SAN ANTONIO—The estrogen-blocking drug anastrozole is associated with reducing breast cancer risk by half among postmenopausal women, according to initial results from the double-blind, randomized, placebo-controlled IBIS II trial. The findings were presented at the 2013 San Antonio Breast Cancer Symposium and published in The Lancet.
“Our initial results show that for postmenopausal women who do not have breast cancer, but are at high risk for developing the disease, anastrozole reduced breast cancer incidence by 53% with very few side effects,” said Jack Cuzick, MD, chairman of the study’s Steering Committee, head of the Cancer Research UK Centre for Cancer Prevention, and director of the Wolfson Institute of Preventive Medicine at Queen Mary University of London.
“The results are about as good as we could have hoped for,” Dr. Cuzick said. “This drug was very well tolerated. Over 5 years, only 4% additional drop-out was seen with the drug.”
Anastrozole was associated with nonsignificant “very tiny 7.7% [placebo] to 8.5% increases in bone fractures,” when a bone density scan was performed before treatment, Dr. Cuzick noted.
Approximately 80% of women diagnosed with breast cancer have estrogen receptor (ER)–positive tumors. Anastrozole, a nonsteroidal aromatase inhibitor, blocks estrogen production and is already in widespread use for treating ER-positive breast cancer in postmenopausal women.
“Two other anti-hormone therapies, tamoxifen and raloxifene, are used by some women to prevent breast cancer, but these drugs are not as effective and can have adverse side effects, which limit their use,” Dr. Cuzick noted. “Hopefully, our findings will lead to an alternative prevention therapy with fewer side effects.”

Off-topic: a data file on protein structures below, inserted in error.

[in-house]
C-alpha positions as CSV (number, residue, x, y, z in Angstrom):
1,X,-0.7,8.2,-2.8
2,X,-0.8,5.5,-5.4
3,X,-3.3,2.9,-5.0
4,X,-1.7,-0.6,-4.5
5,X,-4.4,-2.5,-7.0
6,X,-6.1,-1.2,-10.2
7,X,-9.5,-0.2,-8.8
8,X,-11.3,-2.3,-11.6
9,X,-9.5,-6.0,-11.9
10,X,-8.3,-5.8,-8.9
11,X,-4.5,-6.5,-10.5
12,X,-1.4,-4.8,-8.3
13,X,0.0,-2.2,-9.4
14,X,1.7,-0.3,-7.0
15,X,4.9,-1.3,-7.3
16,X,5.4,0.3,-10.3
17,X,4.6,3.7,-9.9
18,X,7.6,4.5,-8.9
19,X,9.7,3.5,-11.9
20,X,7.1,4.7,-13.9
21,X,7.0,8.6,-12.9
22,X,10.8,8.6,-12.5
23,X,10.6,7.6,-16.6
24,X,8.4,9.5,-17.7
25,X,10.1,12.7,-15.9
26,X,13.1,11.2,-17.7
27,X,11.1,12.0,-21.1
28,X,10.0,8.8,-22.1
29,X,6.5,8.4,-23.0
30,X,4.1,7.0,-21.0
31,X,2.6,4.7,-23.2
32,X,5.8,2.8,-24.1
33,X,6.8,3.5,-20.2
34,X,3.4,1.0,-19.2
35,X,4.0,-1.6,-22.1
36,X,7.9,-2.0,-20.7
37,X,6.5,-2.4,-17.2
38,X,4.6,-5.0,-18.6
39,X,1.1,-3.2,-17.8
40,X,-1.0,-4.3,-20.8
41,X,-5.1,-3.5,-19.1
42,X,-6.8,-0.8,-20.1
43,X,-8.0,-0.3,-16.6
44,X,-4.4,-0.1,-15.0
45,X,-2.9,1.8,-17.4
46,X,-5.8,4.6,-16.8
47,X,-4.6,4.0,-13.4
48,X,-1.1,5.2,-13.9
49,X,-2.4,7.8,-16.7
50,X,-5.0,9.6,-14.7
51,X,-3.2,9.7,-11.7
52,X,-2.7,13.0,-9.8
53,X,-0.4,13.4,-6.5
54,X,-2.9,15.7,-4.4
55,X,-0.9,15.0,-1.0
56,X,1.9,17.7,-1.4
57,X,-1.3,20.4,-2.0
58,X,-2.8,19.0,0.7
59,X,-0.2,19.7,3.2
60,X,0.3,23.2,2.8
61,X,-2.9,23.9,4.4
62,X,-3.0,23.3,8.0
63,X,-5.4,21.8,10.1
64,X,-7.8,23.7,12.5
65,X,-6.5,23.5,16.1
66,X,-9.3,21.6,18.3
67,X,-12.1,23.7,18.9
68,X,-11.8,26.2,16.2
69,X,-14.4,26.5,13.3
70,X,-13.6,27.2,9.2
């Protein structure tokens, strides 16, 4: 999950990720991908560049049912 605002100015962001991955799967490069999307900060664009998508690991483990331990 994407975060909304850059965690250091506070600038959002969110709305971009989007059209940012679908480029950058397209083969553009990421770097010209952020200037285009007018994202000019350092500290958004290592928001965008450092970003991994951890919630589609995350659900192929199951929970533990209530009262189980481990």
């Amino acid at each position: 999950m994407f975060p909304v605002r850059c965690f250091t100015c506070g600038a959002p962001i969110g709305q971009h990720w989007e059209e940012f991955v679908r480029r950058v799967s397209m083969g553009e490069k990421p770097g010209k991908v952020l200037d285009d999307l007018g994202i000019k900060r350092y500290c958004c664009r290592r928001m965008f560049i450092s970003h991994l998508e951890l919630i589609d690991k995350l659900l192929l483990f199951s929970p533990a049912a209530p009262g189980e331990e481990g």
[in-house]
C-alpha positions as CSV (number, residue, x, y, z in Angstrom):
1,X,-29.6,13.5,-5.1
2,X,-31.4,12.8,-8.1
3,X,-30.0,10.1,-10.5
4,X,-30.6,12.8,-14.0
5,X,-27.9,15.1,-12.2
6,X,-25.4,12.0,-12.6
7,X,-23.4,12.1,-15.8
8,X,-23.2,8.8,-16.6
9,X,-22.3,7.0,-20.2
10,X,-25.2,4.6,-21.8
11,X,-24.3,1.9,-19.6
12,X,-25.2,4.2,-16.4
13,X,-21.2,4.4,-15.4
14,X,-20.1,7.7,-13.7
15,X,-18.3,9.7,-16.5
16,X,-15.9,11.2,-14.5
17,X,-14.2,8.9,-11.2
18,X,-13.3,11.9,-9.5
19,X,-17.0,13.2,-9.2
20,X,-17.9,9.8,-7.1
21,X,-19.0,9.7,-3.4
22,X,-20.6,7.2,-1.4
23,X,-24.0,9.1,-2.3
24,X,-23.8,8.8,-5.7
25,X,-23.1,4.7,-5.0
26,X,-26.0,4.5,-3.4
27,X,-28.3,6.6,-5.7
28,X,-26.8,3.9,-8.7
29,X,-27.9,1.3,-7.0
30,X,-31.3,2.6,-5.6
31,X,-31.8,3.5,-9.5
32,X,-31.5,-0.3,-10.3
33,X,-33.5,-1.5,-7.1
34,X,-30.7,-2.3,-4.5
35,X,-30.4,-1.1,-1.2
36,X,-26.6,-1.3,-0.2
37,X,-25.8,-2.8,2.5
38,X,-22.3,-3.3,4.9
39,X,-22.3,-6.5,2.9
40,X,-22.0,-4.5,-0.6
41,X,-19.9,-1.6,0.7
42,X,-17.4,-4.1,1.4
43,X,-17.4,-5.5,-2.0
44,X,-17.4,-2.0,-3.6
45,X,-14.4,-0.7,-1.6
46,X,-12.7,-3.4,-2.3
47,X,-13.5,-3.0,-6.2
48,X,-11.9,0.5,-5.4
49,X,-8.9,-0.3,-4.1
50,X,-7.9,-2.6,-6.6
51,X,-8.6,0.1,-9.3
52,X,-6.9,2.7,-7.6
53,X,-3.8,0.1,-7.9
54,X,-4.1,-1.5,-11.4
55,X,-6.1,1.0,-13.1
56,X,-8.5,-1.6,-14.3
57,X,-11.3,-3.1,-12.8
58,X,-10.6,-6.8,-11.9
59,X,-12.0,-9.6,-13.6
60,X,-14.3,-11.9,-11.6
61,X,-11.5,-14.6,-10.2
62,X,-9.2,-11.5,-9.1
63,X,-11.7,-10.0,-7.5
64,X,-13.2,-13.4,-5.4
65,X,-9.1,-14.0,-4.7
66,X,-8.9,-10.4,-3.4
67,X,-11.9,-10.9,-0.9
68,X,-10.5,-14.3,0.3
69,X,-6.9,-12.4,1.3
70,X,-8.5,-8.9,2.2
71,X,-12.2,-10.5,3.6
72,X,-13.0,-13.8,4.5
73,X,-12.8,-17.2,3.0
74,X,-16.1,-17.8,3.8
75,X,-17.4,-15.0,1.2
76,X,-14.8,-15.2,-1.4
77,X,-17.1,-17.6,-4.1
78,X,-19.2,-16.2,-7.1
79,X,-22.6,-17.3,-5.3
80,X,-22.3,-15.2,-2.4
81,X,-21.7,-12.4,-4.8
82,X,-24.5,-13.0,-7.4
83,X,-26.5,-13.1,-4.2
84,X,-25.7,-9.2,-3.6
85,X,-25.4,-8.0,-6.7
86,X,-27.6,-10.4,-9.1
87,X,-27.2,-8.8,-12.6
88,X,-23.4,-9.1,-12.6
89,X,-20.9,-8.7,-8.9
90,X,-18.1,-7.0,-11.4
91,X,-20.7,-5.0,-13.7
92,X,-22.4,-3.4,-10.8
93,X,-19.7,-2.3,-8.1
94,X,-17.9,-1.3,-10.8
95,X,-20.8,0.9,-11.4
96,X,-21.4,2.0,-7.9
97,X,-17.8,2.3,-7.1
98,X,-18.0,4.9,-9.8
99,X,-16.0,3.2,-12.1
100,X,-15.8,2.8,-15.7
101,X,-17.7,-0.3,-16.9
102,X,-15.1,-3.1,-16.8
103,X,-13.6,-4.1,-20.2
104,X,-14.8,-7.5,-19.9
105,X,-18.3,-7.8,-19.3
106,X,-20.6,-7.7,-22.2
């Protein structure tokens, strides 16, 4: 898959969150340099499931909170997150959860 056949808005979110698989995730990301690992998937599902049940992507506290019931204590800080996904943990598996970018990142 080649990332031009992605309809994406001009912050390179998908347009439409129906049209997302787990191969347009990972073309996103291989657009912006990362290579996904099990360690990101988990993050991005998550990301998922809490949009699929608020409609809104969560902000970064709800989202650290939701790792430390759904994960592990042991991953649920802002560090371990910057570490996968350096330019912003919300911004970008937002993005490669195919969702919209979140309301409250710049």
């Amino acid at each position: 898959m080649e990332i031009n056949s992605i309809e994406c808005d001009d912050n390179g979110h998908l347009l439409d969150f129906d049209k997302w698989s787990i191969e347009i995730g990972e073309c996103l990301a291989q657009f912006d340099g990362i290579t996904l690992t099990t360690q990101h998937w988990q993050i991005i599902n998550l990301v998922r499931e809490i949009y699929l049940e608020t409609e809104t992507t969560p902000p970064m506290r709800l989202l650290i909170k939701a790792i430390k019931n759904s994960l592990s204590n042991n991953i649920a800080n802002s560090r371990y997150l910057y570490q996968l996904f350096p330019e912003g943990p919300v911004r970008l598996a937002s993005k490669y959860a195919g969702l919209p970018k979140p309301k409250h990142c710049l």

A total of 3,864 postmenopausal women at high risk of developing breast cancer (eg, having two or more blood relatives with breast cancer, or a mother or sister diagnosed with breast cancer before age 50 or in both breasts) were enrolled in the study between 2003 and 2012. Participants were randomly assigned to receive 1 mg anastrozole daily (n = 1,920) or placebo (n = 1,944).
After a 5-year follow-up, 40 (2%) women in the study’s anastrozole arm had developed breast cancer compared with 85 women in the placebo group (4%; hazard ratio [HR], 0.47; 95% CI: 0.32-0.68; P < 0.0001), Dr. Cuzick reported.
Adverse effects included “small increases” in muscle ache and hot flashes, he noted. Side effects “were only slightly higher than in the placebo arm,” he was quick to add. “This means most symptoms were not drug related, and the concern about side effects for this type of drug may have been overstated in the past.”
Anastrozole was not associated with better survival among women who developed breast cancer, however (18 vs. 17 deaths among women in the placebo arm; P = 0.836). That early result is “unsurprising,” wrote David A. Cameron, MD, Edinburgh Cancer Centre, Western General Hospital, in a commentary on the study published in The Lancet.
The reduced risk of developing breast cancer reported among women in IBIS II’s anastrozole arm “is in keeping with those of other similar studies,” although longer follow-up will be important for IBIS II, Dr. Cameron said.
“Our priority now is ensuring that as many women as possible can benefit from these new findings,” Dr. Cuzick said. “Prevention is an important tool in the fight against breast cancer.”
The researchers also found “about a 40% reduction in other cancers, mostly skin cancers,” Dr. Cuzick said, calling the finding an “exciting possibility that we will continue to explore.”
The study’s funders included AstraZeneca and Sanofi-Aventis but was independently conducted by Cancer Research UK.
- Cuzick J, Sestak I, Forbes JF et al. Lancet. 2013;doi:10.1016/S0140-6736(13)62292-8.
- Cuzick J et al. S3-01. Presented at: San Antonio Breast Cancer Symposium 2013. Dec. 10-14, 2013; San Antonio.